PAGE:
GHOST BELIEF Belief in ghosts seems to have been ubiquitous to American Indian culture, according to Harold Driver (1969:428). In general, the malevolent Dehavior attributed to ghosts, however it varied from group to group, inevitably produced fear and anxiousness. The Washo (Downs 1966) said ghosts were to be feared and avoided; the dead were not benign butvengeful. For any number of sinsofommission or commission, they were apt to return to plague their descendants. The horror with which the Navajo and Apache still regard the dead and their ghosts is well known. The Apache (Opler 1936) dread most the ghosts of relatives, for they are most likely to visit serious, sometimes fatal, illness on their living kin, although ghosts of nonVOL 7, NO. 2 & 3 JUNE-SEPTEMBER 15 relatives may also cause sickness. The Tewa people believe that after death the soul of the deceased still wanders about the world for four days. "There is the fear among relatives that the soul may become lonely and return to take one of them with him. Children who were closest to the deceased, and who had not yet undergone water pouring, are the most susceptible because they are not fully Day Food People; they are i n n o c e n t and undereducated" (Ortiz 1959:53). The Cree, too, dread ghostly apparitions. For the Attawapiscat Cree, seeing a ghost, a frightening, unsettling experience, is a portent of death (Honigmann 1956d:80). Unlike the Apacheandthe Washo, ghosts of strangers are more to be feared then those of relatives. The Rupert's House people are equally convinced of the reality of ghosts and fear their proclivity for life-threatening activities. In the summer of 1963 two Rupert's House women died in the hospital at Moose Factory. One was buried in the cemetery at Moose Factory; the body of the other was flown back to Rupert's House for interment. On the evenings following the news of the deaths, the post assumed an eerie, silent quality. Usually people wandered abroad in the long subarctic evening, their voices and particularly those of children clearly audible. At dusk candles and lanterns would glow softly in the tents and cabins. But for two or three evenings following the deaths, the village was quiet, no children roamed outdoors, the adults kept to their shelters, and only occasionally was a light visible. The people's apprehension over ghosts had changed the countenance of the post and muted its demeanor. As in Attawapiscat, the Rupert's House people are sure that encountering a ghost foretells someone's death. The significant question underlying the fear of ghosts is the question: Whose death? The ghost will surely carry off someone. It could be a kinsman unusually close to the deceased or a friend who had liked the departed openly. On the other hand, it persistent bad relations with him or her. Dreaming of the deceased also predicts death. After Winnie (the first woman mentioned above) died, some members of the band announced that her ghost had been heard knocking at doors and tent poles. At the same time an informant dreamed that he saw Winnie and heard her say, "Edith, you must come with me." The dreamer reported his concern about the dream because Edith was not well herself. Moreover it was said that there was friction between the two women because Winnie was alleged to have had an affair with Edith's husband. And indeed Edith was the second woman to die. DISCUSSION AND CONCLUSIONS The dread of ghosts is endemic among the American Indian. Its presence among groups culturally distinct and widely separated geograph16 ANTHROPOLOGY AND HUMANISM QUARTERLY ically argues for its antiquity. But what explains the fear and the ambivalence? Why should death metamorphose a loving relative into a source of terror? Opler (1936:478) sees Apache anxiety associated with ghosts of relatives as a logical outcome of residence in an extended domestic family where the individual must subordinate his personal inclinations and urges to the will of the group. Resentment is swallowed, and wishes are repressed only to emerge in the guise of dread of dead relatives. Thus he sees Apache fear of the deceased as a function of the kinship organization and the attendant kin behavior. It expresses the uneasiness about all close social relationships. In his theory there may be a clue toward understanding the nature of ghost fear expressed by the Rupert's House Indians. They claim that an individual may be in jeopardy if he or she has been too close to the deceased. Likewise anyone who has openly feuded with the dead person or who has incurred his or her animosity is equally at risk. Rupert's House ghosts become malevolent and terrifying regardless of whether social relationships with the deceased had been positive or negative. This view has implications for the contention that the Rupert's Cree specifically and the Northern Algonkians in general are atomistic. In atomistic societies formal bonds between individuals are weak and typically ambivalent. Honigmann (1968d:220) says that "People reveal a tendency to retreat from too intense or unnecessary contact with neighbors with the result that interpersonal relations are marked by empirically demonstrable reserve, restraint or caution . . . ". We have noted that structurally these societies do not have formal political organizations and both the nature of the social structure and the qualities of the interpersonal relationships are interrelated. Therefore I argue that Cree ghost belief reflects their structural and psychological atomism and provides a model for earthly comportment. The belief states in supernatural terms the norm for conduct of day-to-day interpersonal interaction among the people. Inasmuch as the wide distribution of the Indian belief in ghosts and the tenacity with which it persists indicate its antiquity, it can be argued that the atomism reflected in the belief is likewise an aboriginal trait. The Rupert's House Cree belief, like some myths, provides a template for human behavior, in this case the behavior inherent in social and structural atomism. NOTES This is an enlarged and revised version of "Ghost Fear and Cree Atomism," a paper read at the 78th Annual Meeting of the American Anthropological Association, Cincinnati. Irma Honigmann contributed immeasurably to the final form. ...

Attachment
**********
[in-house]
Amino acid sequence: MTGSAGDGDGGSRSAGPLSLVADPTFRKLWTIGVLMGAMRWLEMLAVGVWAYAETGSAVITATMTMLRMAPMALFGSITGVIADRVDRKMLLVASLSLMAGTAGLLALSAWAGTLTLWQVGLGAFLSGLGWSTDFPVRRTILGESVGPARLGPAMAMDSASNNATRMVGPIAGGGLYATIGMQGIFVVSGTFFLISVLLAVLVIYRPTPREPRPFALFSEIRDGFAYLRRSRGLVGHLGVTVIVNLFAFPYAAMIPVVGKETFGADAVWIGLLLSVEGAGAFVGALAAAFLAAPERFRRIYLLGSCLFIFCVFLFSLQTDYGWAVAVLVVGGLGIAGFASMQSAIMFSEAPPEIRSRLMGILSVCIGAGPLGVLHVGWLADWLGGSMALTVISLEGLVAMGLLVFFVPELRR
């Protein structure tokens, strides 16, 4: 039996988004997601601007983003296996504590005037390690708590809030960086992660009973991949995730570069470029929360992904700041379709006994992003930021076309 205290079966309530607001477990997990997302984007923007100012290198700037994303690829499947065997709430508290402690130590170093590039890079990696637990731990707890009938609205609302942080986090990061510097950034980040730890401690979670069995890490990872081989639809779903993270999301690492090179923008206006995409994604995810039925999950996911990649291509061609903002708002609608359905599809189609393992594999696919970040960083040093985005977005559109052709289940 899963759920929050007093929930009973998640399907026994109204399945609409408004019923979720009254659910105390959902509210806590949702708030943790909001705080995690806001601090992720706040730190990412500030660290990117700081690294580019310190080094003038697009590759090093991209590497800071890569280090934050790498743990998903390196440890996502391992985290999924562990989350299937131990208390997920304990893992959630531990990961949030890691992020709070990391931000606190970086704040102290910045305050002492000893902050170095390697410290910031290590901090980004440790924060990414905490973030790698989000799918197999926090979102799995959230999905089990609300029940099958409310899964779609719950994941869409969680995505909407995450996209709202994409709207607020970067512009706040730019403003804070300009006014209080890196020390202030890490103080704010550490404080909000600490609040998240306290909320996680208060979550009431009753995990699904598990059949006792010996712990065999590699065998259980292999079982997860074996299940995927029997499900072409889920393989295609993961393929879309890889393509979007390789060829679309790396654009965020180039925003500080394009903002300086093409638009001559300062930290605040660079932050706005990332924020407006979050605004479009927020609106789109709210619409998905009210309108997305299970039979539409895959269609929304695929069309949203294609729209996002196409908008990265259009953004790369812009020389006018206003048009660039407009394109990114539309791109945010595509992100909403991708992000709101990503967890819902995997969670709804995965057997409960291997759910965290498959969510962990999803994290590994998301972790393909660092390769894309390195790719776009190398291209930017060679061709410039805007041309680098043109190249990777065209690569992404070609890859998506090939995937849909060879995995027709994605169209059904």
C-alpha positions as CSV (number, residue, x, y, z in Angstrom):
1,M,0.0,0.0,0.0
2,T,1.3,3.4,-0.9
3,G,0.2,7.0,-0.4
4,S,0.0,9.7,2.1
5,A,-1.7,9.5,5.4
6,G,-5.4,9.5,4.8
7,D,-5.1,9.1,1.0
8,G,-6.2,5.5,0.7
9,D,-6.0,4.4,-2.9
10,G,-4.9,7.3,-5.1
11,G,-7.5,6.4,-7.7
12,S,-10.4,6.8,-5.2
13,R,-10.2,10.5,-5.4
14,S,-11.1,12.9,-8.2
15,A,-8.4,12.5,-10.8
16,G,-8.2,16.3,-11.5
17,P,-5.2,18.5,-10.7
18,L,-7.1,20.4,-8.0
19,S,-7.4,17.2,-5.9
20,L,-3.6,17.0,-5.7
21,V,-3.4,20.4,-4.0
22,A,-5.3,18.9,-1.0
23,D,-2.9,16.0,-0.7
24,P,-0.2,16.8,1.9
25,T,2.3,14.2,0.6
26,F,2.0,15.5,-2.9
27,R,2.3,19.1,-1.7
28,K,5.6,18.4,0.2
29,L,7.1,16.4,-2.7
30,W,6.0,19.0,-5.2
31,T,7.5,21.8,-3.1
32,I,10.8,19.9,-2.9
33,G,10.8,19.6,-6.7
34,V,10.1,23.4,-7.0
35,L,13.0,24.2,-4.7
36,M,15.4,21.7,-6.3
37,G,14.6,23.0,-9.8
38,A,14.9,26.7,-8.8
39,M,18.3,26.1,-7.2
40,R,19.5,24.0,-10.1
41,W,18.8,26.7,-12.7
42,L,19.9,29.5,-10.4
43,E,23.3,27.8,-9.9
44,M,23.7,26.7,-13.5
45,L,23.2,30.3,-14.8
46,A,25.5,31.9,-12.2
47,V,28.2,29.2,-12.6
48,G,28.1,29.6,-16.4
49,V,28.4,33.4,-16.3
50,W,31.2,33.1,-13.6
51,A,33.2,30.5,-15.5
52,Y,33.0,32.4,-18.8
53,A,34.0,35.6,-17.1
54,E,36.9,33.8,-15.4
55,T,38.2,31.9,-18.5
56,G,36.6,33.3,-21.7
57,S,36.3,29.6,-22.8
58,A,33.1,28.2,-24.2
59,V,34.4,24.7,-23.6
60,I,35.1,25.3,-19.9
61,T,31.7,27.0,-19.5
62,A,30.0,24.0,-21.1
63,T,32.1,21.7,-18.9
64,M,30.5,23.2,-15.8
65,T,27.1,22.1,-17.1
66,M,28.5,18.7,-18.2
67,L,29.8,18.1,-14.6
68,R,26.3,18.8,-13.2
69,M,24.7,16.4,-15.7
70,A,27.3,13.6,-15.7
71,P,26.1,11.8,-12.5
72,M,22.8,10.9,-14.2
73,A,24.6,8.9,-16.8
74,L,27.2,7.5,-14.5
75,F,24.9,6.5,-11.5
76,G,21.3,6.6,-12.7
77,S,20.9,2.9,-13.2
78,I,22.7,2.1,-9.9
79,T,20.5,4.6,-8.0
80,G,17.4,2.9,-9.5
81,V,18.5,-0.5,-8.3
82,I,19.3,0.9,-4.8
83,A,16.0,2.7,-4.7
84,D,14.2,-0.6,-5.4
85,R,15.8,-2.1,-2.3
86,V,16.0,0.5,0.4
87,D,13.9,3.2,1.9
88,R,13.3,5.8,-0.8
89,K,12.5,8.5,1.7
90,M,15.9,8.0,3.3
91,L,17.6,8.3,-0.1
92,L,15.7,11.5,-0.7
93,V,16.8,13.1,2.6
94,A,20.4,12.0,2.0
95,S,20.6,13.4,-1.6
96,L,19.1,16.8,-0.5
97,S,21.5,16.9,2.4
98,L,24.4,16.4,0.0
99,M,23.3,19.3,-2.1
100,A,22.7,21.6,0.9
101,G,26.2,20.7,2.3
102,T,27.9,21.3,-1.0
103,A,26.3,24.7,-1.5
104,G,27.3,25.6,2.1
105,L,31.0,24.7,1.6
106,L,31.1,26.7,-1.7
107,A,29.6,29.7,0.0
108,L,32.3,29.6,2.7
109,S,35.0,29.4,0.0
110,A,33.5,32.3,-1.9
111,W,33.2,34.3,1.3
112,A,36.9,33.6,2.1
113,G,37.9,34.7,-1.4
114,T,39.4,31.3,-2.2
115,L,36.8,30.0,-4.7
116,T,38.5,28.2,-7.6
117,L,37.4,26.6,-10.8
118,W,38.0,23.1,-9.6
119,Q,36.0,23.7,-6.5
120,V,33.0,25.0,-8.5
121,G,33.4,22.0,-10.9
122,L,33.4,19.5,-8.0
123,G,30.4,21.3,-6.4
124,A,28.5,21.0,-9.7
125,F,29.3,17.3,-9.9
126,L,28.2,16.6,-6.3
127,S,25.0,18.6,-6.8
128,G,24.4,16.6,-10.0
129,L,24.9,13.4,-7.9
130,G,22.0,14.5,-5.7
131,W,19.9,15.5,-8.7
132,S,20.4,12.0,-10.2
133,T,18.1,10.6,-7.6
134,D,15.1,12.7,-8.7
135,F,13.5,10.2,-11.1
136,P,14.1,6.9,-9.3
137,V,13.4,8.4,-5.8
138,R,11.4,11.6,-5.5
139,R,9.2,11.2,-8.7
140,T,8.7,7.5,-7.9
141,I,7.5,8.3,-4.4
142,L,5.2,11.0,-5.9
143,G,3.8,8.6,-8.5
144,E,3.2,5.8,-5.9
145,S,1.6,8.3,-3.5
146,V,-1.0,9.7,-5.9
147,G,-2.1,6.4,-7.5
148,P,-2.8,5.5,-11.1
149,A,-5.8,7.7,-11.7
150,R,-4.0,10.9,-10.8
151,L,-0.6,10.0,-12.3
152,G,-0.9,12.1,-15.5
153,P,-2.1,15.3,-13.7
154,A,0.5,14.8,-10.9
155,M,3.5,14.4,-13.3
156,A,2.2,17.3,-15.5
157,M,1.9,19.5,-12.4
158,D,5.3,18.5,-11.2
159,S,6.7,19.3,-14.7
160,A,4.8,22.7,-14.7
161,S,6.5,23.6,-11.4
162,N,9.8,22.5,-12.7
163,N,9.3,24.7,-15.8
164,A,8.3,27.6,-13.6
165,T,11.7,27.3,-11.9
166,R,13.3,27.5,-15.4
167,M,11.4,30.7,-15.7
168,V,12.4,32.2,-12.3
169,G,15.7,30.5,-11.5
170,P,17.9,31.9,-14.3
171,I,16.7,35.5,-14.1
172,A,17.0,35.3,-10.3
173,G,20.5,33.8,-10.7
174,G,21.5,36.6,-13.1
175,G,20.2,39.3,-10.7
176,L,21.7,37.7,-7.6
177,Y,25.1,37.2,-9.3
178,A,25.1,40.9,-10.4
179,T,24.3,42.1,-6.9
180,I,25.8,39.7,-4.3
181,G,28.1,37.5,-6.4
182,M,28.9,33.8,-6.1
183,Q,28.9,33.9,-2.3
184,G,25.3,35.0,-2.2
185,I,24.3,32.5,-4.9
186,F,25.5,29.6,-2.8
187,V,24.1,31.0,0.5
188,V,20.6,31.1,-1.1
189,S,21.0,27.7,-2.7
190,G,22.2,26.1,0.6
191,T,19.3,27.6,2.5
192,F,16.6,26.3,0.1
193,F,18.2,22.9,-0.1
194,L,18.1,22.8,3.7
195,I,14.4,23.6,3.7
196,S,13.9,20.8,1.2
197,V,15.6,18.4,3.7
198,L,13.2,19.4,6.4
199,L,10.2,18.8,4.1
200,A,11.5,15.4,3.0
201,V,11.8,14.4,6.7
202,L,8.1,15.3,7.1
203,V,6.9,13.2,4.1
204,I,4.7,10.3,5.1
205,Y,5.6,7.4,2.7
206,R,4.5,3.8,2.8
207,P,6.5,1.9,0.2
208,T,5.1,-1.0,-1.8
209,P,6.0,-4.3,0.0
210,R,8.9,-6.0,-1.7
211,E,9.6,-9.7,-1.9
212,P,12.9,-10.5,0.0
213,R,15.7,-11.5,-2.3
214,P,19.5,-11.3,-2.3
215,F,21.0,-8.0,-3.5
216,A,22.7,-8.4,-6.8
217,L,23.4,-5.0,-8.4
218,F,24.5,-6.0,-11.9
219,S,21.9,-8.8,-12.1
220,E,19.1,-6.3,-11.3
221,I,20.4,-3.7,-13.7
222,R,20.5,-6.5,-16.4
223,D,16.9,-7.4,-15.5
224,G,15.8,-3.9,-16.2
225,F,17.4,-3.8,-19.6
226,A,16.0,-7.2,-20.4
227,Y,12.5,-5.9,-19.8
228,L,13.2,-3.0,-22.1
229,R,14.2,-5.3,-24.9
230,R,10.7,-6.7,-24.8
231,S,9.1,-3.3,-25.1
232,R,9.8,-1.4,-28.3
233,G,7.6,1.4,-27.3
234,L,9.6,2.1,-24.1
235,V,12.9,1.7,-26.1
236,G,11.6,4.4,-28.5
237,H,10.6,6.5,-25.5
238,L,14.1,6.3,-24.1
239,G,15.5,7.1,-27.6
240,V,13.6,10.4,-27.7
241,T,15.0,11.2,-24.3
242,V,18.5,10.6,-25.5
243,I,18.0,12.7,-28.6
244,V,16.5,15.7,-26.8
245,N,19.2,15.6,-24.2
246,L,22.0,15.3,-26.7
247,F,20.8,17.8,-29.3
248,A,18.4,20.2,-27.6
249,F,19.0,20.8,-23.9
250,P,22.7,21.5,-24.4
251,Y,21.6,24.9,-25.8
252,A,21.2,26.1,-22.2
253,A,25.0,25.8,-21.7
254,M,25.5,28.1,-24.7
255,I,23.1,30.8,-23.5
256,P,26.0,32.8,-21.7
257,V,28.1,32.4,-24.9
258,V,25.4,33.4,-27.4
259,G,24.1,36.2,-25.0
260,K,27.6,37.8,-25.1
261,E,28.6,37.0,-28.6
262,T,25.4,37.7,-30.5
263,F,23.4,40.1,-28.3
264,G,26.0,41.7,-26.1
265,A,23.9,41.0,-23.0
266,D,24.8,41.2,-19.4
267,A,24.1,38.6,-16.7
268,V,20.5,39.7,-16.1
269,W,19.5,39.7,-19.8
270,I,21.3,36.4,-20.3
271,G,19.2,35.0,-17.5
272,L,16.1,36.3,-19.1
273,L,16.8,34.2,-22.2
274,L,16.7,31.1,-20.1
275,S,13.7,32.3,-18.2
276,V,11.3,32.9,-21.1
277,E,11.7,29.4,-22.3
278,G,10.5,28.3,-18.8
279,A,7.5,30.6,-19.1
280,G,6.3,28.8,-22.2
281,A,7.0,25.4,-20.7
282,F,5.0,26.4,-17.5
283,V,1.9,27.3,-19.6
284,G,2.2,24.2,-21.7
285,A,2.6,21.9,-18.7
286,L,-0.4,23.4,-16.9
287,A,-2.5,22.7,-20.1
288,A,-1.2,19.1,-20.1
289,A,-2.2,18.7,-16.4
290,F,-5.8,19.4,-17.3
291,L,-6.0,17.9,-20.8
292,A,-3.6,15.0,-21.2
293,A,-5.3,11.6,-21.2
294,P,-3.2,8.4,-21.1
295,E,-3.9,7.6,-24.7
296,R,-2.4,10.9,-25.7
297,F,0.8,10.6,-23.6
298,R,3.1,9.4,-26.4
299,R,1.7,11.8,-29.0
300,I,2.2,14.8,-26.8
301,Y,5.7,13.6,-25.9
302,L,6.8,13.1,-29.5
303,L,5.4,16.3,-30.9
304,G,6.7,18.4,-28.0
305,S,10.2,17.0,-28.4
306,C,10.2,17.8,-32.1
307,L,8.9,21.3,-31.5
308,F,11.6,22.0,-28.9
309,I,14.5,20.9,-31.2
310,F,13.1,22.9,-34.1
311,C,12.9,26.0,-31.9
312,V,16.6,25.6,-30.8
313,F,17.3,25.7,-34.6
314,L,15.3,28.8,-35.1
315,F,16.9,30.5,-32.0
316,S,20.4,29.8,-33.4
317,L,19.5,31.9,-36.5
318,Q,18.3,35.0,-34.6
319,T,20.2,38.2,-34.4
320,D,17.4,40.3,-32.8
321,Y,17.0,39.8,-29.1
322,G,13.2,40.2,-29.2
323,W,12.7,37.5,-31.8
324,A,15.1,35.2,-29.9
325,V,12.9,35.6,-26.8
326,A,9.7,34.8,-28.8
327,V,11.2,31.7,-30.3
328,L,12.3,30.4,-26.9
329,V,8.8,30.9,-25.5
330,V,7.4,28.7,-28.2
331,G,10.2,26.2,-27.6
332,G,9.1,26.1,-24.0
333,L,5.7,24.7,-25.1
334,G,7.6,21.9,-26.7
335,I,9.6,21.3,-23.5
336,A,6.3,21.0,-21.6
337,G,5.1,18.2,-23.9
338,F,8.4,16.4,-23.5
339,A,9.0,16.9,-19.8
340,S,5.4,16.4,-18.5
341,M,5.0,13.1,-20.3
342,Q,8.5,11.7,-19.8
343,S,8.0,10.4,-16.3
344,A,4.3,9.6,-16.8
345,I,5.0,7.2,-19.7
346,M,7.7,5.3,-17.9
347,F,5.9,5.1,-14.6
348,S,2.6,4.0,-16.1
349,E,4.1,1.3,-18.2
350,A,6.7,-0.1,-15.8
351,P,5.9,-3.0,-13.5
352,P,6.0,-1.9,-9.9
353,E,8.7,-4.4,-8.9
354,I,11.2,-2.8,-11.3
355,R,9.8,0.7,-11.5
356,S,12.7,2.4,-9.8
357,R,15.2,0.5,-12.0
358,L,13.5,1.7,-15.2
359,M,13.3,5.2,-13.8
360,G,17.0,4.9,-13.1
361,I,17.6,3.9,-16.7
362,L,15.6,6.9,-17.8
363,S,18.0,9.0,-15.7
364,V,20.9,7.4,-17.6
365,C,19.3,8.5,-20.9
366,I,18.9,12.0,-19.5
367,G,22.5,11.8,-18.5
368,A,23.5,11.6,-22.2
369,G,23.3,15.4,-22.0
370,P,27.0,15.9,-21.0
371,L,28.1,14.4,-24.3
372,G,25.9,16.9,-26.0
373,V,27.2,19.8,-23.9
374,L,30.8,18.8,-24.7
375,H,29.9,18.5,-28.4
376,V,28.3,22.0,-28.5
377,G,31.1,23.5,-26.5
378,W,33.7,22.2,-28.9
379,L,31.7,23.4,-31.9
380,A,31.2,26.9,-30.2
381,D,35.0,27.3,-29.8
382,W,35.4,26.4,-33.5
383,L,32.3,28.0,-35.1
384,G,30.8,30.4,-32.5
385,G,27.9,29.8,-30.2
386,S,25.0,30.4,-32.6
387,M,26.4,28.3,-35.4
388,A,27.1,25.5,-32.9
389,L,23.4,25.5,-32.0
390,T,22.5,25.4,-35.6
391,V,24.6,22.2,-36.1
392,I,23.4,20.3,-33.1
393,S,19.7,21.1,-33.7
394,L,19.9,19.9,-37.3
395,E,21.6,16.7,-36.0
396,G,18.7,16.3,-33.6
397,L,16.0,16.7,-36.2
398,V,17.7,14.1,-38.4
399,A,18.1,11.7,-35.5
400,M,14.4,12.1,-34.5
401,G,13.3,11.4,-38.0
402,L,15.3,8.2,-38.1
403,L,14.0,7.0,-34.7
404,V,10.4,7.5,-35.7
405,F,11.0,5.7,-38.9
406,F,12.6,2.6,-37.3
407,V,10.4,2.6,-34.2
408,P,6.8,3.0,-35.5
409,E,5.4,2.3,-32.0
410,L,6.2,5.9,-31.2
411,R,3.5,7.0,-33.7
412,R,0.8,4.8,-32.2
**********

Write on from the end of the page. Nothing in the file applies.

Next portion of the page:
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This note was uploaded on 03/28/2008 for the course ISS 210 taught by Professor Zimmerman during the Spring '08 term at Michigan State University.